4. Complexity: The GST system can be complex, and your business needs to understand the rules and regulations to ensure compliance. This can be particularly challenging for small businesses with limited resources. There are potential penalties if errors or non-compliance are discovered.

What type of business would benefit from not registering for GST?

A business with high service-based sales and minimal expenses and capital purchases may benefit from not being registered for GST, if that option is available to them. 

An important note for freelancers

You only pay GST if you are earning $75,000 or more from a business (or businesses). For example, if you are earning $35,000 from your side business/es, but you have another employer paying you $50k p.a. you would NOT need to register for GST.

If you earn part or all of your income through the “sharing economy,” it may be subject to GST. The ATO defines these activities here. You can learn more about how GST applies to the share economy from the ATO here

Monitor your turnover

Ultimately, the decision to register for GST (when it is a voluntary one) should be based on a careful consideration of the specific circumstances and requirements of each business. If a business does choose to register, generally it must stay registered for at least 12 months.

If you’re not registered for GST you should monitor your turnover. Check each month to see if you’ve reached the threshold, or are likely to exceed it as you need to register within 21 days of your GST turnover exceeding the threshold.

Remember – if you are not registered for GST when you should be, it’s very likely the ATO will catch up with you and you will be required to pay GST on sales made since the date your were required to register. This applies even if you didn’t include GST in the price of those sales. You may also have to pay a fine and interest on the excess amount, so it’s wise to check on your income regularly throughout the tax year.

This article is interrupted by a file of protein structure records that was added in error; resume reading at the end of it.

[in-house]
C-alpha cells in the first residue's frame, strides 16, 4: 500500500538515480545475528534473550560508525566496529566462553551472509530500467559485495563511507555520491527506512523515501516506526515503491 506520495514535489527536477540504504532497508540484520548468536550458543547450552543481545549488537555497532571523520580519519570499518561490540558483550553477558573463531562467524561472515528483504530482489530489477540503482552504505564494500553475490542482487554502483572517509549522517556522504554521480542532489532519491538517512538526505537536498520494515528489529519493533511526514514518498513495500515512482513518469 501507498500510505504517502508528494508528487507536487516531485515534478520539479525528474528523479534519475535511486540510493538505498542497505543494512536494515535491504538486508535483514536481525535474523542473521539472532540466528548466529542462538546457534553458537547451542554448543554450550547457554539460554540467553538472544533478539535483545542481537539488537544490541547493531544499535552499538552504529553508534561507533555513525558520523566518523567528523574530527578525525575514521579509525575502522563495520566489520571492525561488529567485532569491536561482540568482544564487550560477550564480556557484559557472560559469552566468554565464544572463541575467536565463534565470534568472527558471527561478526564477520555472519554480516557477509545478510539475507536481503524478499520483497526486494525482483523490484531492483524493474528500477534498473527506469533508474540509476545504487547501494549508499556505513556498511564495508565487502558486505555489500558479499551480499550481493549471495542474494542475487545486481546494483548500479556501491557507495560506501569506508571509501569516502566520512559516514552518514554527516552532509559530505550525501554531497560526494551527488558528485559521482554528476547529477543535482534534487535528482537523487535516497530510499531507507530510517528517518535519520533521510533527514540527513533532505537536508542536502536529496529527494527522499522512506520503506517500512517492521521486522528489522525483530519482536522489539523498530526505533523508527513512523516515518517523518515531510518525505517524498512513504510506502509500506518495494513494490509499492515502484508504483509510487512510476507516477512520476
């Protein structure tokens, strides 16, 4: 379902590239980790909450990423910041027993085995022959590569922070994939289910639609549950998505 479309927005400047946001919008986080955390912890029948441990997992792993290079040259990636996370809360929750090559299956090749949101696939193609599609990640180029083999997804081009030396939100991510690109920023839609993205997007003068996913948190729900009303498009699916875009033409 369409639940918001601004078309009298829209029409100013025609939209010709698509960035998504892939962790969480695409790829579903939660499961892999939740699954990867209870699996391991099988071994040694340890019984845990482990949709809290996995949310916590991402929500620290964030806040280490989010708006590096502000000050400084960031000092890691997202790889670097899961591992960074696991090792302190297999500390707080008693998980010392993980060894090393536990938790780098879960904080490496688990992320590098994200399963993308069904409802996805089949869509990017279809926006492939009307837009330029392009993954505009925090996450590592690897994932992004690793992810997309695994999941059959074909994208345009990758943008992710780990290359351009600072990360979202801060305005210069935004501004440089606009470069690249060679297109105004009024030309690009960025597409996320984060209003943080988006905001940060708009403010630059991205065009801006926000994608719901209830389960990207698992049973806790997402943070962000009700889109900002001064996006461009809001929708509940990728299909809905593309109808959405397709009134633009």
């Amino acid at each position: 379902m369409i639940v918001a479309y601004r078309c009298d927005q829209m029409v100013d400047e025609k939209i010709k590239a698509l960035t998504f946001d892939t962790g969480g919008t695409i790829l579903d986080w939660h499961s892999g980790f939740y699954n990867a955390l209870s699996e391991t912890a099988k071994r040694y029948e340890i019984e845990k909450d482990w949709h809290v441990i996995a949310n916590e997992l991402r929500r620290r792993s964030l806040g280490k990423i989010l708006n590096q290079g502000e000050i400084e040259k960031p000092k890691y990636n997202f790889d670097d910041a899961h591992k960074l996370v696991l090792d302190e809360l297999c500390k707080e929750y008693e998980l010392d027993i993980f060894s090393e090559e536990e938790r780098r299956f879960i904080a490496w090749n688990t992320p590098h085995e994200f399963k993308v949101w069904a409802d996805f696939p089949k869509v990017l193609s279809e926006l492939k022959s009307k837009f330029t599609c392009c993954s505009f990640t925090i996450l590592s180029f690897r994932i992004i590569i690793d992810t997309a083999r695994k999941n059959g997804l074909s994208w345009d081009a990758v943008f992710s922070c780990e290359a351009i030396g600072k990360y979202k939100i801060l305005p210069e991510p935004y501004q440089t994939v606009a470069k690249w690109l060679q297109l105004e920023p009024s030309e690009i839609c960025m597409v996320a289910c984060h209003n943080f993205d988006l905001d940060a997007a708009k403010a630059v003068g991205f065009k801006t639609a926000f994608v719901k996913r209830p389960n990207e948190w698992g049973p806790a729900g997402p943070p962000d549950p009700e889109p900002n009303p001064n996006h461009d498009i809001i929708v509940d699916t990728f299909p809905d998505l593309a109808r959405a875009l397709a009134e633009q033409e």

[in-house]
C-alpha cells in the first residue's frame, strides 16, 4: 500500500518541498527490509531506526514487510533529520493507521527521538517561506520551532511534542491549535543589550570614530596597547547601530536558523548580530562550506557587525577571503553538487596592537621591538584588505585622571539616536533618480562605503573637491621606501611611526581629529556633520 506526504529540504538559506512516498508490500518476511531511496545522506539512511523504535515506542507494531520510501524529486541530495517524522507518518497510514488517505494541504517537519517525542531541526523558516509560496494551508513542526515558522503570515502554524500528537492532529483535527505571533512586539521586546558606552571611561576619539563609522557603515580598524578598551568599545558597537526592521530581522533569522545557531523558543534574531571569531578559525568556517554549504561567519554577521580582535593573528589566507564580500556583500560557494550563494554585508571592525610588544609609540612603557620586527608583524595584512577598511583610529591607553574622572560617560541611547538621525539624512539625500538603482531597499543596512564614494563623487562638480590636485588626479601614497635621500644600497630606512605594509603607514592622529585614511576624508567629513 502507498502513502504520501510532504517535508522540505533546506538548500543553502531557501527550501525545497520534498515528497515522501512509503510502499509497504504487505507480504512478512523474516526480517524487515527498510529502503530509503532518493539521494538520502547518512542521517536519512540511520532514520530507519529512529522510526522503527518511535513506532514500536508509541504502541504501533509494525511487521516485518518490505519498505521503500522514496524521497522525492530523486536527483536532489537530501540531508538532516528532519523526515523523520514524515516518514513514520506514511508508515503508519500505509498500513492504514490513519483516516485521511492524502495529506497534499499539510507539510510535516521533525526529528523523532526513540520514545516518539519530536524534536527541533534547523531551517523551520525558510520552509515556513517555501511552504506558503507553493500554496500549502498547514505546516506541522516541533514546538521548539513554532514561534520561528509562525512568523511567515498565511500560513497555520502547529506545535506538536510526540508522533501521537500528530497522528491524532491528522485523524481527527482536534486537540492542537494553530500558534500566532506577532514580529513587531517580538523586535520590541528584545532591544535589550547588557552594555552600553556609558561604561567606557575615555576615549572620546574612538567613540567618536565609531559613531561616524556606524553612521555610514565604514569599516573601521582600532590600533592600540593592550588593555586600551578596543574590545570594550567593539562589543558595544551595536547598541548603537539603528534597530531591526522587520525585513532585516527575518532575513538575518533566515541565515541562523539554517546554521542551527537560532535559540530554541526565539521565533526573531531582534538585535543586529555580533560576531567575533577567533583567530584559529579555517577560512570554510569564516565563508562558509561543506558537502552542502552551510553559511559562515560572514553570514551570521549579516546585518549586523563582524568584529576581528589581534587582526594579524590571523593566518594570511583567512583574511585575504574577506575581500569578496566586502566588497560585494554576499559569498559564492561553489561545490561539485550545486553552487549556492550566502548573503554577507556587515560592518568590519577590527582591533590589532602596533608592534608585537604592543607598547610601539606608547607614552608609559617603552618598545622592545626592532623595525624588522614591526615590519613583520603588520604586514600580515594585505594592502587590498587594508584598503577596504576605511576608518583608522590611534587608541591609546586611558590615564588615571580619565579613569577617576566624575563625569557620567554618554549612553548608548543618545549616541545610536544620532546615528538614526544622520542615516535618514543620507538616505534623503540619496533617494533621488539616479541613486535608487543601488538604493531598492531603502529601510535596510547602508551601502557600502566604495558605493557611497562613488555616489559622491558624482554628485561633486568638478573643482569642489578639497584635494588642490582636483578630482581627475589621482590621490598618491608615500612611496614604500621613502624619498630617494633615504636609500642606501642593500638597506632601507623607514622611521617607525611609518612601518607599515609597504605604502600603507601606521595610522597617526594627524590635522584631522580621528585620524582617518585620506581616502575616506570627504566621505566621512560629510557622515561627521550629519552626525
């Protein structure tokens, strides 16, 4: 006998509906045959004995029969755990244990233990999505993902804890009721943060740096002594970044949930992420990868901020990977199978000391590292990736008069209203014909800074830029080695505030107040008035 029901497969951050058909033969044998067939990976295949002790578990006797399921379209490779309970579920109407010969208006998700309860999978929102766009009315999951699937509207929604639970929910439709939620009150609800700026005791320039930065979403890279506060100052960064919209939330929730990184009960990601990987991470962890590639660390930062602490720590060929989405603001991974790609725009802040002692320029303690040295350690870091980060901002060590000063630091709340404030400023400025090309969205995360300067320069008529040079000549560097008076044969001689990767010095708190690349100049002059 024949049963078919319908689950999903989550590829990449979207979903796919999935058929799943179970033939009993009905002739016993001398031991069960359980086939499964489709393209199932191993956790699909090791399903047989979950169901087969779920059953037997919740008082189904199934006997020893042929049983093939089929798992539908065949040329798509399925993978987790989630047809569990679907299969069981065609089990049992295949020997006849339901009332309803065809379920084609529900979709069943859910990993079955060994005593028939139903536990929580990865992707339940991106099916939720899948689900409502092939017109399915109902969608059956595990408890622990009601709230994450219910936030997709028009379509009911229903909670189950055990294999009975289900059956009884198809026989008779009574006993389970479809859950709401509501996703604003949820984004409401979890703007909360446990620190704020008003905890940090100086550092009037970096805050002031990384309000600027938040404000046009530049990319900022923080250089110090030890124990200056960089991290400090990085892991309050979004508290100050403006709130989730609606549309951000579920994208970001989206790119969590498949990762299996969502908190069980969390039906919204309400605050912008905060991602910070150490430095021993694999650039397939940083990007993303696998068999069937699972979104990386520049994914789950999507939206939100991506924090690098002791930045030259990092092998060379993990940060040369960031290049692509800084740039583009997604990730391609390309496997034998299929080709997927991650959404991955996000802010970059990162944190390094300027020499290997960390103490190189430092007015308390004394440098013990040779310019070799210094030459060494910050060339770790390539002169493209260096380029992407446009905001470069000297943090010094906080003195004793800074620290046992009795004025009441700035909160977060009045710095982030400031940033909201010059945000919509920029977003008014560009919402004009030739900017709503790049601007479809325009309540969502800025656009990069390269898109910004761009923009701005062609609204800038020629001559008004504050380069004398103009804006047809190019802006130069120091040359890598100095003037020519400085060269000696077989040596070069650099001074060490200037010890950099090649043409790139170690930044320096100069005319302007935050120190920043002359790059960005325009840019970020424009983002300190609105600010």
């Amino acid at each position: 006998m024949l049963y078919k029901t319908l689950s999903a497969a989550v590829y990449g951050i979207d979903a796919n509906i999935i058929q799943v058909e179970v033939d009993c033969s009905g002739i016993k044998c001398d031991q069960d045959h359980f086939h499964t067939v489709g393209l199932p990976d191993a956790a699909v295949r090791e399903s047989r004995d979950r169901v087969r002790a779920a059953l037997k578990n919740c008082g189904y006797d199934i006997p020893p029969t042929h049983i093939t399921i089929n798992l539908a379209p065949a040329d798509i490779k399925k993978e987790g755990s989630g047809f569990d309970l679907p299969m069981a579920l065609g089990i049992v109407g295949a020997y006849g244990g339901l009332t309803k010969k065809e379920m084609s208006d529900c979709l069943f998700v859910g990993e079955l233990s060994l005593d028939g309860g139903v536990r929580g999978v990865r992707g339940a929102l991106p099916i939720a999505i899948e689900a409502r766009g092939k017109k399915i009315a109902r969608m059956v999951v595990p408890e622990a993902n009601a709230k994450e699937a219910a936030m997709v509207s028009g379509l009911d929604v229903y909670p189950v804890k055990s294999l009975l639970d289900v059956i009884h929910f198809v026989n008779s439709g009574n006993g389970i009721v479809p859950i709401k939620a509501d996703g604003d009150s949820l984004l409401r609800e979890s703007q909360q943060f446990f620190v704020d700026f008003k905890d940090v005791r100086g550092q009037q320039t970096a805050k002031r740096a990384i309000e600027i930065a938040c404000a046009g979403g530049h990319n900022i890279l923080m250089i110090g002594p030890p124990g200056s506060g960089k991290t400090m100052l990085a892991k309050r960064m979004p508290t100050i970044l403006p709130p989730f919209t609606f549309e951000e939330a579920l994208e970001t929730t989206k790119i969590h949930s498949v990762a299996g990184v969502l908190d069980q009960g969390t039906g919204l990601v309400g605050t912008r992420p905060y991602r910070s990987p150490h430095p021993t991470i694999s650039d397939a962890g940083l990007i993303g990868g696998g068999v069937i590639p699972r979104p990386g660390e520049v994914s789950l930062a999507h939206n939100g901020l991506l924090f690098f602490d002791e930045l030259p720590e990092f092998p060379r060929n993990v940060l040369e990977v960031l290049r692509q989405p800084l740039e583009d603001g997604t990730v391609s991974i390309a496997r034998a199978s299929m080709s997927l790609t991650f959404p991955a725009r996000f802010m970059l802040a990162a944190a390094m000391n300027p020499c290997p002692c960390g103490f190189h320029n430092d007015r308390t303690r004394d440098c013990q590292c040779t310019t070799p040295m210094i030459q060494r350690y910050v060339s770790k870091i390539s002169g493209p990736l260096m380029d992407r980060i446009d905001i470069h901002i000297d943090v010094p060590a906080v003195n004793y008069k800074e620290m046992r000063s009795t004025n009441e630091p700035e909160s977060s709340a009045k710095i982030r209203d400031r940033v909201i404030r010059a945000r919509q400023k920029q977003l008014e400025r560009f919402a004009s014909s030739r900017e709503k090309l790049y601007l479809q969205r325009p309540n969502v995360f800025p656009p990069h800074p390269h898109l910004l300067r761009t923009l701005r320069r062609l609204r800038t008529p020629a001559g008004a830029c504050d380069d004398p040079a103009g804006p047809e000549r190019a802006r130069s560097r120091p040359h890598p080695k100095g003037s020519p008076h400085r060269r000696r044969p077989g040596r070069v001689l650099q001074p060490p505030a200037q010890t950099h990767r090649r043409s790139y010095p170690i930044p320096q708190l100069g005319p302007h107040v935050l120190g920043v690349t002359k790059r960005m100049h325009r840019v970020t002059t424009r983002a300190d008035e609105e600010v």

If you want to register for GST but your business started some time ago, you are allowed to backdate your registration for a period up to 4 years (for tax periods commencing after 1 July 2012). This will enable you to claim GST credits on your start-up expenses and potentially get a significant amount of money back into your business. Keep in mind that backdating GST means you’ll also have to pay GST on applicable goods or services that you sold. 

If you’re confused by the concept of GST, you’re not alone. Many businesses owners aren’t sure if they need to register for GST, how to calculate it or how to charge customers appropriately. As with all tax issues, Balanced Beans Bookkeepers Newcastle recommend you speak with us about whether or not you should register for GST in your individual situation, and how to ensure you are GST compliant.

Make an informed decision about GST registration

Reach out to our Newcastle and Hunter Valley Accountancy and Bookkeeping specialists to ensure compliance with GST regulations.